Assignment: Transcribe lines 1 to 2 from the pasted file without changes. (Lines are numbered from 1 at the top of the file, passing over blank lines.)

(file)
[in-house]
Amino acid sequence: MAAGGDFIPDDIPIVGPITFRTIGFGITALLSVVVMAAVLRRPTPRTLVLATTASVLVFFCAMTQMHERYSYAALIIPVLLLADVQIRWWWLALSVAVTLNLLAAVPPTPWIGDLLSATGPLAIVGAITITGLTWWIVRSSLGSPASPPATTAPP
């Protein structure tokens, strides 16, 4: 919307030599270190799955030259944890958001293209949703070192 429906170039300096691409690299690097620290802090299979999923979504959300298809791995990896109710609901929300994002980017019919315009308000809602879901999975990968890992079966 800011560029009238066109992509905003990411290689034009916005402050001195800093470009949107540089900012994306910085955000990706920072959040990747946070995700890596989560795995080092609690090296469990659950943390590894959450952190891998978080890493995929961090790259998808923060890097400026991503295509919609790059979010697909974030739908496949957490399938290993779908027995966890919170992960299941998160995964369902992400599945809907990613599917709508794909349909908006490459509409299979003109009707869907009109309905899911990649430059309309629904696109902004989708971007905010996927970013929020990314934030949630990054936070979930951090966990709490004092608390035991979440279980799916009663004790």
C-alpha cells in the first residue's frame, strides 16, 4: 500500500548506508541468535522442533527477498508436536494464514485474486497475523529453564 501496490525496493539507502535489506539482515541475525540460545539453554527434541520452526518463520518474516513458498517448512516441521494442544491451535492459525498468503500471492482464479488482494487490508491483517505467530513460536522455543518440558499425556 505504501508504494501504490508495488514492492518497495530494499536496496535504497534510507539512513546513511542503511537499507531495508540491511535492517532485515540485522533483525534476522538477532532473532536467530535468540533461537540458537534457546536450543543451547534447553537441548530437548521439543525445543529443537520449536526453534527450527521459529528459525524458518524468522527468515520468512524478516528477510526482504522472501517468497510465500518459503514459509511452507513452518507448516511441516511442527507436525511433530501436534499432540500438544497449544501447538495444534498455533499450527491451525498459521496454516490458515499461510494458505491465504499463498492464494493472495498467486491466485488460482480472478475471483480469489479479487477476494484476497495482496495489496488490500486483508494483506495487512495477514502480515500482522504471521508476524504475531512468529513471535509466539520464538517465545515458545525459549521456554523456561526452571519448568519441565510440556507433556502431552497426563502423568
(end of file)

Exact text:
[in-house]
Amino acid sequence: MAAGGDFIPDDIPIVGPITFRTIGFGITALLSVVVMAAVLRRPTPRTLVLATTASVLVFFCAMTQMHERYSYAALIIPVLLLADVQIRWWWLALSVAVTLNLLAAVPPTPWIGDLLSATGPLAIVGAITITGLTWWIVRSSLGSPASPPATTAPP